We therefore construe "threat of serious risk [of death, or of impairment from a listed harm]" to mean "impending hazard consisting of a serious probability [of death, or of impairment from a listed harm]."[72] This interpretation does not require that a woman suffer one of the listed conditions for her abortion to be covered by Medicaid, but it also does not mean that suffering from a listed condition is sufficient.

         c. Coverage of mental health conditions and lethal fetal anomalies

         The statute does not explicitly refer to mental health or include any psychological disorders in its list of conditions.[73] The catch-all provision specifically limits its coverage to "another physical disorder, physical injury, ox physical illness."[74]But a psychological condition that entails a serious risk of death could conceivably be covered by subsection (b)(4)(A), which permits coverage for "serious risk to the pregnant woman ... of death" without the caveat that the risk of death must be presented by a physical condition.

         At trial the State argued that this provision of the statute could be interpreted to cover "only a very extreme mental health condition" where a woman was suffering from "suicidal ideation where there was a risk of death." We agree. The statute cannot be construed to cover any other mental health condition, or to cover women with mental health conditions like bipolar disorder whose medications pose a risk to the fetus.[75]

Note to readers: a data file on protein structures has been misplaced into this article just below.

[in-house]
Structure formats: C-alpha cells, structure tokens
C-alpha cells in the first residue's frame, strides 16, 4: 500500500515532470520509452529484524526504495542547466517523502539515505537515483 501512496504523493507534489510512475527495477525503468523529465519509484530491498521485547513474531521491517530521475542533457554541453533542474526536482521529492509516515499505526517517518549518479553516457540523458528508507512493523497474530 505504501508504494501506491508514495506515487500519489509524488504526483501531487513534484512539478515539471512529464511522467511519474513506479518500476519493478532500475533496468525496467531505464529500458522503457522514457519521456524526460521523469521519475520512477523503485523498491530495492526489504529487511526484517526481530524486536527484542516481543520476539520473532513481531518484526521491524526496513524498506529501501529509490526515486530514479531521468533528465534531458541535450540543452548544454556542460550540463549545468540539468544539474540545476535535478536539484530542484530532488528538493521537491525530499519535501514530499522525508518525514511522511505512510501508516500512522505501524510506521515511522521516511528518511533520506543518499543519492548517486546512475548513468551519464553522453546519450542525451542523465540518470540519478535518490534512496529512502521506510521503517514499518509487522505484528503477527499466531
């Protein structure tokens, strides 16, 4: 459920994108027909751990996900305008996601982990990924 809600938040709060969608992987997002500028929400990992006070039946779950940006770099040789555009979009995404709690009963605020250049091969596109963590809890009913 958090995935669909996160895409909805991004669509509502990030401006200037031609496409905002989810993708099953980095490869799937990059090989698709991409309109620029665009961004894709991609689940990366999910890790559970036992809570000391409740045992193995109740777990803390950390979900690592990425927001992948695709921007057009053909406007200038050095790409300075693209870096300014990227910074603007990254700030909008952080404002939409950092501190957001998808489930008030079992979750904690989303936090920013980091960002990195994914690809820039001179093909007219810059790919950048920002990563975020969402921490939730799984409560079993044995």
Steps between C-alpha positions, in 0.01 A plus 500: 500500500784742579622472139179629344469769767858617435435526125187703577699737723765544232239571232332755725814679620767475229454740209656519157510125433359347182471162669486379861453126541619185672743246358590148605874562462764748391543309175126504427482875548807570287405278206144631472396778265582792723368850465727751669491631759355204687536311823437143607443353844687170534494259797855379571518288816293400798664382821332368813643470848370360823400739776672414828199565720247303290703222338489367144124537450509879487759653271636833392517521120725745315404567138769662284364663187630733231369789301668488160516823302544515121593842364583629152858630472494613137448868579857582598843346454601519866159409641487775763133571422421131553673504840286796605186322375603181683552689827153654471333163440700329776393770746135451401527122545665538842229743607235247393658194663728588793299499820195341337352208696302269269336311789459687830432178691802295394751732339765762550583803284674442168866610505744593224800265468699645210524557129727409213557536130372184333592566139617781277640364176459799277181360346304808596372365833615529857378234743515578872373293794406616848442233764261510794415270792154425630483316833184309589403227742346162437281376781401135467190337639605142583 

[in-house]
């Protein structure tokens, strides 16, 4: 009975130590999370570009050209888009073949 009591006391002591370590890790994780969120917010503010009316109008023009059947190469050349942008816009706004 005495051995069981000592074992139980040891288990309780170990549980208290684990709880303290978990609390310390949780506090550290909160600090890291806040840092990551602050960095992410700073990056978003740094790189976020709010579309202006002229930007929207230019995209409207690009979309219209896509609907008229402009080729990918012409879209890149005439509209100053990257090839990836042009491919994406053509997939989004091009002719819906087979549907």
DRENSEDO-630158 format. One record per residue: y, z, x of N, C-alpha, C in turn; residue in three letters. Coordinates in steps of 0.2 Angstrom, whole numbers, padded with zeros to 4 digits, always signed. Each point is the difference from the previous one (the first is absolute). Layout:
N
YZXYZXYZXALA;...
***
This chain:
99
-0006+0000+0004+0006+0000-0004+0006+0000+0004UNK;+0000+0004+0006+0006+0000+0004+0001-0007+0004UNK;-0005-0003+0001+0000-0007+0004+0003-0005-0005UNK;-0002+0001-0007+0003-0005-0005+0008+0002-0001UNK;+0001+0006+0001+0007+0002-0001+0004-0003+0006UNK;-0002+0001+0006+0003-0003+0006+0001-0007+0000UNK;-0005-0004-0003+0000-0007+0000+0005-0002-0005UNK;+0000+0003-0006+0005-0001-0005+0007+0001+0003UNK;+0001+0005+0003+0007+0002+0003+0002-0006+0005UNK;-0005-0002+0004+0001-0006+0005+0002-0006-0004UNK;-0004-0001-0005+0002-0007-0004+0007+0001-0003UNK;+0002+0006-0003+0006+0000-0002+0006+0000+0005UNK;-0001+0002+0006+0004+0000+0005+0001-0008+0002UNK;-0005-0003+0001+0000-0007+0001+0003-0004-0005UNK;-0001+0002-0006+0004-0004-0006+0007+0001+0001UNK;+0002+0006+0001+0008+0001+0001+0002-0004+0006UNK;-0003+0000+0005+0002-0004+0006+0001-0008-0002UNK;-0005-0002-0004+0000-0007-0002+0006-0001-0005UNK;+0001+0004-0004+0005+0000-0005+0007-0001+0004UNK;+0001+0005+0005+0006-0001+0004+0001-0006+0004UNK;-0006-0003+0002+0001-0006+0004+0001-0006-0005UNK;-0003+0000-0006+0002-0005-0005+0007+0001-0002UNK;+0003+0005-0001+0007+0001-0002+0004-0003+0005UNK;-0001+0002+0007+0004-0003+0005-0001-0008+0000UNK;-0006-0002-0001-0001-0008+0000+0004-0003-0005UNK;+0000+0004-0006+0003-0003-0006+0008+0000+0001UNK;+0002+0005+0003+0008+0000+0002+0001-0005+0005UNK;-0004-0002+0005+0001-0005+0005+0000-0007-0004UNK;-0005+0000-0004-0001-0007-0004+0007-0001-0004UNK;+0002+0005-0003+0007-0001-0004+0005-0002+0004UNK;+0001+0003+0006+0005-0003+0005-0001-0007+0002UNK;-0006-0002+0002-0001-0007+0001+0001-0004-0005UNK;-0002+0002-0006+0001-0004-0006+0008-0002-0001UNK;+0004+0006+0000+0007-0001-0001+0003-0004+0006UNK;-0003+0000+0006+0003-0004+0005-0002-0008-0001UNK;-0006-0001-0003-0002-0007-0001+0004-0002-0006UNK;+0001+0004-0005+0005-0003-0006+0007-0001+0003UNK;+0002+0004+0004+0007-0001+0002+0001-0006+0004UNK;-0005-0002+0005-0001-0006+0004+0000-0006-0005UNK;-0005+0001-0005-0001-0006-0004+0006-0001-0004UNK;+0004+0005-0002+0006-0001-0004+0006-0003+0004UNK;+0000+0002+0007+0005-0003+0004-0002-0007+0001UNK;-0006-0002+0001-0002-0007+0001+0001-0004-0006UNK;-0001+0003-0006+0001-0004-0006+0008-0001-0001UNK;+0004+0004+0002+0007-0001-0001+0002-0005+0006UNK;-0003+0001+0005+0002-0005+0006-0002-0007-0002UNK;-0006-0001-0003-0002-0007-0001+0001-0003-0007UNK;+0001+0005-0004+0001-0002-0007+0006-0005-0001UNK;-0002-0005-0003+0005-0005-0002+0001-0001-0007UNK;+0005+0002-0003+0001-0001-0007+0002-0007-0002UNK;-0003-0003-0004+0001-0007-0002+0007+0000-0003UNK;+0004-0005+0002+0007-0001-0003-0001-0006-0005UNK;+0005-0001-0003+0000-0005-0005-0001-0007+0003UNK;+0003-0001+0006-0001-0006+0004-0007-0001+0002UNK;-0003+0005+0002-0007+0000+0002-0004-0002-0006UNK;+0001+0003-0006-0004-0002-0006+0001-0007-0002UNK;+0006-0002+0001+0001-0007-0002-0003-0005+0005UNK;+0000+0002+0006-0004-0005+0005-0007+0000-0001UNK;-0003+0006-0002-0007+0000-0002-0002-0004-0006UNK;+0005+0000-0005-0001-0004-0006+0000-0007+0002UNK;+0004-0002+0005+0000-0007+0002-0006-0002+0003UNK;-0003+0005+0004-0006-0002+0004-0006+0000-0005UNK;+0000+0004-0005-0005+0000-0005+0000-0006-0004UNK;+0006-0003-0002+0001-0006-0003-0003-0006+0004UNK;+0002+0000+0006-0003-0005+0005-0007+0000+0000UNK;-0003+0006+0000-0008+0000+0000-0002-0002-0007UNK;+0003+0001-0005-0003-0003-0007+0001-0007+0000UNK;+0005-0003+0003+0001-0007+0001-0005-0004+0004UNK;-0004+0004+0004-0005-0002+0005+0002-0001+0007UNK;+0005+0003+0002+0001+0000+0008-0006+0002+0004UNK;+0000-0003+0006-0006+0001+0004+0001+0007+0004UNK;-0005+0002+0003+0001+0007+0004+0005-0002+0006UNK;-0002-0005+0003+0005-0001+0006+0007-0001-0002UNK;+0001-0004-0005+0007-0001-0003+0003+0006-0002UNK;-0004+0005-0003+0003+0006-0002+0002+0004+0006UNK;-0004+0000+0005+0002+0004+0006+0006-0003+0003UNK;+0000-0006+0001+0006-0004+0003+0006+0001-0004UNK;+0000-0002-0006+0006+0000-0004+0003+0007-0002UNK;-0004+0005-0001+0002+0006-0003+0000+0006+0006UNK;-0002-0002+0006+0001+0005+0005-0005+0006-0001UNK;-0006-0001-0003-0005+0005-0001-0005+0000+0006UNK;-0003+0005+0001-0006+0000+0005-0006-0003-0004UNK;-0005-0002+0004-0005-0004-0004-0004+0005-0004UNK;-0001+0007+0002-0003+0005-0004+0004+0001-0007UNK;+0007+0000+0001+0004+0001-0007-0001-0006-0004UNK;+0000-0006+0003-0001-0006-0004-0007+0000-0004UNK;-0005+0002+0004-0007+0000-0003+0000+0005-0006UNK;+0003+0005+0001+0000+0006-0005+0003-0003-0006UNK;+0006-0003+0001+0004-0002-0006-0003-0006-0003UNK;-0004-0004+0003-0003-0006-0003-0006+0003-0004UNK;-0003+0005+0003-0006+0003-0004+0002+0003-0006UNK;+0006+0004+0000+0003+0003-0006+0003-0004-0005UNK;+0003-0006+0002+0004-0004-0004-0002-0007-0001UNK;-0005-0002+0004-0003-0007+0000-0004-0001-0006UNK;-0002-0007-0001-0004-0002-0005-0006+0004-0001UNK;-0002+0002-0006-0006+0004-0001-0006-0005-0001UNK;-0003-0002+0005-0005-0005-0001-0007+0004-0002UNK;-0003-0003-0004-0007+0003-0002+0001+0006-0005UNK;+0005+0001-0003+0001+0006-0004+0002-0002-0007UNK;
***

The legislative history indicates that lawmakers intended to exclude mental health from the statutory definition of medical necessity. The House rejected an amendment that would have recognized medical necessity where "a psychiatric disorder . . . places the woman in imminent danger of medical impairment of a major bodily function."[76] The bill's Senate sponsor, when asked why bipolar disorder was not covered by the bill, replied that he believed, based on medical testimony and expert advice, that "most psychological conditions were not a threat to the health of a pregnant woman."[77]

         The statute also does not cover abortions when the fetus suffers from a fatal anomaly.[78] The statute[79] states that an abortion must be necessary to avoid the risk of harm to the life or physical health of a pregnant woman.[80] The text does not leave room to consider an abortion medically necessary based on the suffering of the fetus. The bill's sponsor indicated that he believed fatal fetal abnormalities would be covered under the bill's catch-all provision.[81] But this statement, unsupported by other evidence from the legislative history, is not sufficient to overcome the plain meaning of the statute.[82]The statute therefore cannot reasonably be interpreted to cover abortions in the case of fatal fetal anomalies.

         The State urges us to apply the canon of constitutional avoidance, arguing that the superior court improperly ignored a reasonable interpretation of the statute that would have been constitutional. The canon of constitutional avoidance requires us to choose the constitutionally permissible interpretation from among reasonable interpretations of an ambiguous statute.[83] But the legislative history makes clear that the State's interpretation, which the dissent embraces, is not reasonable in this case. The statute's text is ambiguous because "threat of a serious risk" is not defined. We do not find the catch-all provision meaningfully expands the statute's coverage. Thus we read "threat of a serious risk" to mean an impending hazard consisting of a serious probability of death, or of impairment because of a listed harm.

         2. The text of the regulation

         Although the regulation is structured somewhat differently from the statute, we apply similar analytical methods to interpret its text.[84] As we have discussed, a woman must suffer a threat of serious risk of death or impairment of a major bodily function caused by one of the listed medical conditions in order to be eligible for Medicaid funding for an abortion according to the statute.[85]